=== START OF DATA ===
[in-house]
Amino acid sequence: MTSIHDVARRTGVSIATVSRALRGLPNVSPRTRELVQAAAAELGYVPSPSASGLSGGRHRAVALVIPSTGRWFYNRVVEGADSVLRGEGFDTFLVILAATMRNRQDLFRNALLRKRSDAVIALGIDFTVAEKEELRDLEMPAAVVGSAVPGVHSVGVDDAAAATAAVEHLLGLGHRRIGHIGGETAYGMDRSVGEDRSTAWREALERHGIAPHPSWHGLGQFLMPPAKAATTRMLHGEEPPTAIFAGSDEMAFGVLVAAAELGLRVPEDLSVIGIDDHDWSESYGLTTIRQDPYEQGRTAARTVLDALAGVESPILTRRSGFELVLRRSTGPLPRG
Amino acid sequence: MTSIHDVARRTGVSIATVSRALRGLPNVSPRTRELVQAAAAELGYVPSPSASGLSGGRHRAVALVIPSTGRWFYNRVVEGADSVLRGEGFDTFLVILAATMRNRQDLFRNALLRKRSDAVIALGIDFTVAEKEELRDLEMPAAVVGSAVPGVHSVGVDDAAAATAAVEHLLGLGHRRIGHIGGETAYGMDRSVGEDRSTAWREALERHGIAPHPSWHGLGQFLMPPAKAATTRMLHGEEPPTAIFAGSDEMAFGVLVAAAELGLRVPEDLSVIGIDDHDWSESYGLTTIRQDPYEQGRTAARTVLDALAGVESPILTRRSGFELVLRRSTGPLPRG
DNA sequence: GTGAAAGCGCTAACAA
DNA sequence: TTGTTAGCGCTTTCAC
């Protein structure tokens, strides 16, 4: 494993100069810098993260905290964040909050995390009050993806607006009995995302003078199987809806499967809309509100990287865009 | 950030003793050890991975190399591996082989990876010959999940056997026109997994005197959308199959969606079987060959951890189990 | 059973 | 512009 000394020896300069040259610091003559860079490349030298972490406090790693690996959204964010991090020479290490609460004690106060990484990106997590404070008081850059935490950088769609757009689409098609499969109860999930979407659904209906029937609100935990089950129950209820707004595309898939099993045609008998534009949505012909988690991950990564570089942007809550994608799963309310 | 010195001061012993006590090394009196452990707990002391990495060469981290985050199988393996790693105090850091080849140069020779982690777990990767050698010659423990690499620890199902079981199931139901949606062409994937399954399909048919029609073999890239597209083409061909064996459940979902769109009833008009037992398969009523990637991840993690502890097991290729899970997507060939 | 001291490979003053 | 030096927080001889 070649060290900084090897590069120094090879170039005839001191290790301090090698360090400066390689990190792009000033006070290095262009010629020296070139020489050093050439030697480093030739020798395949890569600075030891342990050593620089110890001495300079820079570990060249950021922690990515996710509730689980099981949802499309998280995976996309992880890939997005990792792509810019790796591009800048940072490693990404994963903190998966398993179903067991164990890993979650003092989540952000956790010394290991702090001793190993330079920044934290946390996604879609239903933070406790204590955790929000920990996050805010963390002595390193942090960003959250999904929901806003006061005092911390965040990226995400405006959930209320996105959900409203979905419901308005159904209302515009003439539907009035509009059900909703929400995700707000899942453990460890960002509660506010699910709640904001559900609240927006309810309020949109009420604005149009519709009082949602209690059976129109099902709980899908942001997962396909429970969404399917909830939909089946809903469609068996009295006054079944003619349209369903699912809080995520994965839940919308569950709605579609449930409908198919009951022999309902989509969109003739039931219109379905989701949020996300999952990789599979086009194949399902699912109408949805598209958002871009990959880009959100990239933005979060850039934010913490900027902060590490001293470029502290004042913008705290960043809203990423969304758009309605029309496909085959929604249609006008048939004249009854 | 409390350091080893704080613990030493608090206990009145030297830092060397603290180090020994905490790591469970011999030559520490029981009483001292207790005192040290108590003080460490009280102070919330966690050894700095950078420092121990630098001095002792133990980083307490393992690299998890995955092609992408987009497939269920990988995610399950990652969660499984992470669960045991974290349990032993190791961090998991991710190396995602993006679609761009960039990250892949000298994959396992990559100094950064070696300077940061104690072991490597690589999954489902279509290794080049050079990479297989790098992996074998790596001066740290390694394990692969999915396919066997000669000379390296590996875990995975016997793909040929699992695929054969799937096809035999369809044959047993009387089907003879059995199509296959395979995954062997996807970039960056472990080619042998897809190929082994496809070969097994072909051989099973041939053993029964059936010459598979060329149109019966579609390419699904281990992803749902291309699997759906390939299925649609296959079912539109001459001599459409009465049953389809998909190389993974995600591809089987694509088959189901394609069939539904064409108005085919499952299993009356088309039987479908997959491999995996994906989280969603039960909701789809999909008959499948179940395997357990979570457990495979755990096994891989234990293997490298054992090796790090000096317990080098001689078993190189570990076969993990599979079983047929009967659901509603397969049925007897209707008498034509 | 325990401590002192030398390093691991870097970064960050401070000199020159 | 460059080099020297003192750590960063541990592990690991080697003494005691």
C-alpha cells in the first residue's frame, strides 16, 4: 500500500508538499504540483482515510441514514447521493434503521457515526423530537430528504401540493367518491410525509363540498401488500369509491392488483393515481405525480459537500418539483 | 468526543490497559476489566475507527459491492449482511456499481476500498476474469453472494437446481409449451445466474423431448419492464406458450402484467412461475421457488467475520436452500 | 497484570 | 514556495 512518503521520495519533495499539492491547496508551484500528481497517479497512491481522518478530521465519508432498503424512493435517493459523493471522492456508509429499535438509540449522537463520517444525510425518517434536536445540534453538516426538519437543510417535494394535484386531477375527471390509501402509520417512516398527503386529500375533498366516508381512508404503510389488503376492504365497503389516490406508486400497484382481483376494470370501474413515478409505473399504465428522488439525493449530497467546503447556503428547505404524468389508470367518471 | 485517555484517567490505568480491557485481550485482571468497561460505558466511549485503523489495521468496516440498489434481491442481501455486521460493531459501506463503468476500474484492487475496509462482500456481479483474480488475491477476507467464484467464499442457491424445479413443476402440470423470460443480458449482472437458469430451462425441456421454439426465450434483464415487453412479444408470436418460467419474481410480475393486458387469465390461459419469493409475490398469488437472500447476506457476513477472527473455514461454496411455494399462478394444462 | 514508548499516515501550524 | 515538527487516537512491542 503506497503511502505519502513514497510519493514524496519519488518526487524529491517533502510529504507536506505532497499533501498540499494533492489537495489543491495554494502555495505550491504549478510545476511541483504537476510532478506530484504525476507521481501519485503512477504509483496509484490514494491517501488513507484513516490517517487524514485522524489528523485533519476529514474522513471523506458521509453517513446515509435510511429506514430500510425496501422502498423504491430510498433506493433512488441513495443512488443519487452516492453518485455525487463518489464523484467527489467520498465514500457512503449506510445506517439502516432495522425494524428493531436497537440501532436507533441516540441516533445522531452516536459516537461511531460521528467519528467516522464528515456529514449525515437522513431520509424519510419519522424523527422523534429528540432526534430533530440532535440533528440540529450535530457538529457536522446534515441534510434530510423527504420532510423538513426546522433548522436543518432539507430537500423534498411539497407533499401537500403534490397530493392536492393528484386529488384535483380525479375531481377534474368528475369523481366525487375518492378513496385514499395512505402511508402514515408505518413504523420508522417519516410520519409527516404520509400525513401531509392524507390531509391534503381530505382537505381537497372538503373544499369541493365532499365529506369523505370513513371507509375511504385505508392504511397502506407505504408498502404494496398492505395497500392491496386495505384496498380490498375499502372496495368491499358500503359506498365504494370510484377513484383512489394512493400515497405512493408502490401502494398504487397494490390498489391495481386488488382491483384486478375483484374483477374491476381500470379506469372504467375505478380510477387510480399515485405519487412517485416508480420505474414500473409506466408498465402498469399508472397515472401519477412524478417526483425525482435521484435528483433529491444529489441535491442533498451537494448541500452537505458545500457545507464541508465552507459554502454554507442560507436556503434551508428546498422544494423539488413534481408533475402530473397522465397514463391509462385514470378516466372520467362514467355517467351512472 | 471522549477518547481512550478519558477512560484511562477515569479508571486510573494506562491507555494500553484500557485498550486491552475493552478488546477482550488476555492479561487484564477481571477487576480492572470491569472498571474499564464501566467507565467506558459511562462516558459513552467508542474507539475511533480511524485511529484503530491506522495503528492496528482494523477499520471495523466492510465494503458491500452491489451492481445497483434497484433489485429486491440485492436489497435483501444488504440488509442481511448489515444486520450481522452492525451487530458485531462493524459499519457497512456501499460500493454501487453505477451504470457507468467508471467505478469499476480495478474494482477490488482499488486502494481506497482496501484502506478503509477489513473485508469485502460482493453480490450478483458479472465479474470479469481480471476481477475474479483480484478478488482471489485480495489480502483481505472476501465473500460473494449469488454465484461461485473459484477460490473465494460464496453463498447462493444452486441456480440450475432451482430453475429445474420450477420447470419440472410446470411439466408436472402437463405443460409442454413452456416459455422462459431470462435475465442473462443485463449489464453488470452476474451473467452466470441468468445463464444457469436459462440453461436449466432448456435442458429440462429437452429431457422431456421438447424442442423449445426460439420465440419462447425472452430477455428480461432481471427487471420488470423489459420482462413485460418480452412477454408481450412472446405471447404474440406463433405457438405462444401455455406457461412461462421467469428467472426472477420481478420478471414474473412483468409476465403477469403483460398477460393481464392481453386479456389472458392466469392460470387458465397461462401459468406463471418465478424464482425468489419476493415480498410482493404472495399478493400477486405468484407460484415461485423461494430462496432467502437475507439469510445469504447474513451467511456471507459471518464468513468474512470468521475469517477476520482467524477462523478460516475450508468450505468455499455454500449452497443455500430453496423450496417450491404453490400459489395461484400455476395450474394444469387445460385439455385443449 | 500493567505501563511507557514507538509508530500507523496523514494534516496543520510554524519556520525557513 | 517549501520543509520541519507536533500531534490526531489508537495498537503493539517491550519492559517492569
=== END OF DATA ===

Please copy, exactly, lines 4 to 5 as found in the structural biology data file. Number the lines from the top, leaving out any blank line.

DNA sequence: GTGAAAGCGCTAACAA
DNA sequence: TTGTTAGCGCTTTCAC